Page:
O

Original Medicare Plan: A Fee-for-Service health plan that lets you go to any doctor, hospital, or other health care supplier who accepts Medicare insurance and is accepting new Medicare patients. You must pay the deductible. Medicare pays its share of the Medicare-approved amount, and you pay your share (coinsurance). In some cases you may be charged more than the Medicare-approved amount. The Original Medicare Plan has two parts: Part A (Hospital Insurance) and Part B (Medical Insurance).

P

Penalty: An amount added to your monthly premium for Medicare Part B, or for a Medicare Prescription Drug Plan, if you don't join when you're first able to. You pay this higher amount as long as you have Medicare. There are some exceptions.

Pre-existing Condition: A health condition you had before the date that a new insurance policy starts.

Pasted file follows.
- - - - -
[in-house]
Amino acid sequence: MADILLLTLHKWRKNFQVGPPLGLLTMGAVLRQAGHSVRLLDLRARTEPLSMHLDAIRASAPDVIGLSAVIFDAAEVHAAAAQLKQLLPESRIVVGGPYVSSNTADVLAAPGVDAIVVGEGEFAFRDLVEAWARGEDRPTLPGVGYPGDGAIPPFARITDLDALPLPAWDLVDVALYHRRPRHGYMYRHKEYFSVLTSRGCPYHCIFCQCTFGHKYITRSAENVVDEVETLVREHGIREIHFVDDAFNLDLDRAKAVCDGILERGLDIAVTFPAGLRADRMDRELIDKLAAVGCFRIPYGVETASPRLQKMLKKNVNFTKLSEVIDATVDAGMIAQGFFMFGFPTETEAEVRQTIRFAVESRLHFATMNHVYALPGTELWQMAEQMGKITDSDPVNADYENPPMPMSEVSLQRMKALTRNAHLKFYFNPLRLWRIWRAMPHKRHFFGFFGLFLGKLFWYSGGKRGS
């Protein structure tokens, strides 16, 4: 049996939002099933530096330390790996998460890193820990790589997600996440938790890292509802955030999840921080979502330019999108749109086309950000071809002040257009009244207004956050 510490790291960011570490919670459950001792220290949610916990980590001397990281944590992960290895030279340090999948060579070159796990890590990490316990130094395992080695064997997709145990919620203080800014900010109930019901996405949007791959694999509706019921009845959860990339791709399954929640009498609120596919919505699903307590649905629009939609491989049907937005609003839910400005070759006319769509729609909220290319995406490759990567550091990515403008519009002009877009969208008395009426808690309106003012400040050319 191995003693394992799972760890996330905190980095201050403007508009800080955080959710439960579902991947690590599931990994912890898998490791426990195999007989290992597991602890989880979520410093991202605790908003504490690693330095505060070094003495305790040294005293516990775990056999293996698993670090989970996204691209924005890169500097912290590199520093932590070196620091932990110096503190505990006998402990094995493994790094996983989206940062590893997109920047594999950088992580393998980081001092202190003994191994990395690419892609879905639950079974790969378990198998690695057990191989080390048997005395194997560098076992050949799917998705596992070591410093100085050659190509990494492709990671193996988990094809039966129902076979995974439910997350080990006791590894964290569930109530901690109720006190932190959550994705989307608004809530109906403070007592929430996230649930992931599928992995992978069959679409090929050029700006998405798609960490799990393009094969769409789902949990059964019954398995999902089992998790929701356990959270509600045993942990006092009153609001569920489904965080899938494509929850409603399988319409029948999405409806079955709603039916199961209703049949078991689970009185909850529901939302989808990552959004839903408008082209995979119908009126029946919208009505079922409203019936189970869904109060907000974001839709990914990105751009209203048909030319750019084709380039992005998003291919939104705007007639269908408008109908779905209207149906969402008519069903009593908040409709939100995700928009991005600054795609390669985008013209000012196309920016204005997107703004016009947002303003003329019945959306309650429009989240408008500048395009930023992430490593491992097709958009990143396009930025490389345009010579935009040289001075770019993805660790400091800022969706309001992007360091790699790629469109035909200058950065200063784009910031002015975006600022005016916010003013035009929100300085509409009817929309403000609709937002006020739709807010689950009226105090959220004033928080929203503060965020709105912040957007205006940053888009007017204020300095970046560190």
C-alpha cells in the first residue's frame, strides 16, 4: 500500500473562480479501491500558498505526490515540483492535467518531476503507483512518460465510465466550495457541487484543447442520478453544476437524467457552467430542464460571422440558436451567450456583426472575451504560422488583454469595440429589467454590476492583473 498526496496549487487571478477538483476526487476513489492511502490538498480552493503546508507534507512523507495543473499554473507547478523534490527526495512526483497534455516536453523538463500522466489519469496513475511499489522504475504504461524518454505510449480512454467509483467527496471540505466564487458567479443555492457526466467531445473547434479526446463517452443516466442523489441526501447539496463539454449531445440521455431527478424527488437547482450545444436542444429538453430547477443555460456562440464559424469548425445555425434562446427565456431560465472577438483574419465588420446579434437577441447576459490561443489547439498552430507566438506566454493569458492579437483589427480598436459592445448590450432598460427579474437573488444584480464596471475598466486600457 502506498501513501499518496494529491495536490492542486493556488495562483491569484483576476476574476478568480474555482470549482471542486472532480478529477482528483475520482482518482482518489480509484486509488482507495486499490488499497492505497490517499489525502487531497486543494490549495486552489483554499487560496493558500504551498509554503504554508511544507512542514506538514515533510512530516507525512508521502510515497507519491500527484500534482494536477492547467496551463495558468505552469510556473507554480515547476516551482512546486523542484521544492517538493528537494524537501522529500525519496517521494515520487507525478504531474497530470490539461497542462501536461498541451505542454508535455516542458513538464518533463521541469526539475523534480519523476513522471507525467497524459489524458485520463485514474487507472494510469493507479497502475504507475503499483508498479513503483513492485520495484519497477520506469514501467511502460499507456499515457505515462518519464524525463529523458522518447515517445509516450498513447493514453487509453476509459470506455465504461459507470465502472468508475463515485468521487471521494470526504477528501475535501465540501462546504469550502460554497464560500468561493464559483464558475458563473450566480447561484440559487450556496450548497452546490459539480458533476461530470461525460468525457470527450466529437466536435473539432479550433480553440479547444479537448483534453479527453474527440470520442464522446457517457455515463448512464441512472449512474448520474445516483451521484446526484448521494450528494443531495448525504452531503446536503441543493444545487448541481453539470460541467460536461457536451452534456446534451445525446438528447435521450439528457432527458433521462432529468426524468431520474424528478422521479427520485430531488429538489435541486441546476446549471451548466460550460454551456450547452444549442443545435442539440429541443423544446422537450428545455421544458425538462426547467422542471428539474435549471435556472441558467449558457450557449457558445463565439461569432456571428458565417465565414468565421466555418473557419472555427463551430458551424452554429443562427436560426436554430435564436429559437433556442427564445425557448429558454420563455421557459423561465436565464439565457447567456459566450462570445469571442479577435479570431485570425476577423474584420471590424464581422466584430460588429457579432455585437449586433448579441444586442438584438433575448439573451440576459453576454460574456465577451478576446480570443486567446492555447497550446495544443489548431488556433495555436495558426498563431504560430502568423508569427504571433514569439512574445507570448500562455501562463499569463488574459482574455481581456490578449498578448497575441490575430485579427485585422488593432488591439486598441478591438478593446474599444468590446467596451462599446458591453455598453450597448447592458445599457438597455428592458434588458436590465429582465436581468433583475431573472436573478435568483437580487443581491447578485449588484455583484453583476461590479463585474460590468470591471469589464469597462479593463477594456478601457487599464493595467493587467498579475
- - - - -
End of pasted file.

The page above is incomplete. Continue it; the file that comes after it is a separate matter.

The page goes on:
Premium: The periodic payment to Medicare, an insurance company, or a health care plan for health care or prescription drug coverage.

Private Fee-for-Service Plan: A type of Medicare Advantage Plan in which you may go to any Medicare-approved doctor or hospital that accepts the plan's payment. The insurance plan, rather than the Medicare Program, decides how much it will pay and what you pay for the services you get. You may pay more or less for Medicare-covered benefits. You may have extra benefits the Original Medicare Plan doesn't cover.

S

Secondary Payer: An insurance policy, plan, or program that pays second on a claim for medical care. This could be Medicare, Medicaid, or other insurance depending on the situation.

Special Election Period: A set time that a beneficiary can change health plans or return to the Original Medicare Plan, such as: you move outside the service area, your Medicare+Choice organization violates its contract with you, the organization does not renew its contract with CMS, or other exceptional conditions determined by CMS. The Special Election Period is different from the Special Enrollment Period (SEP).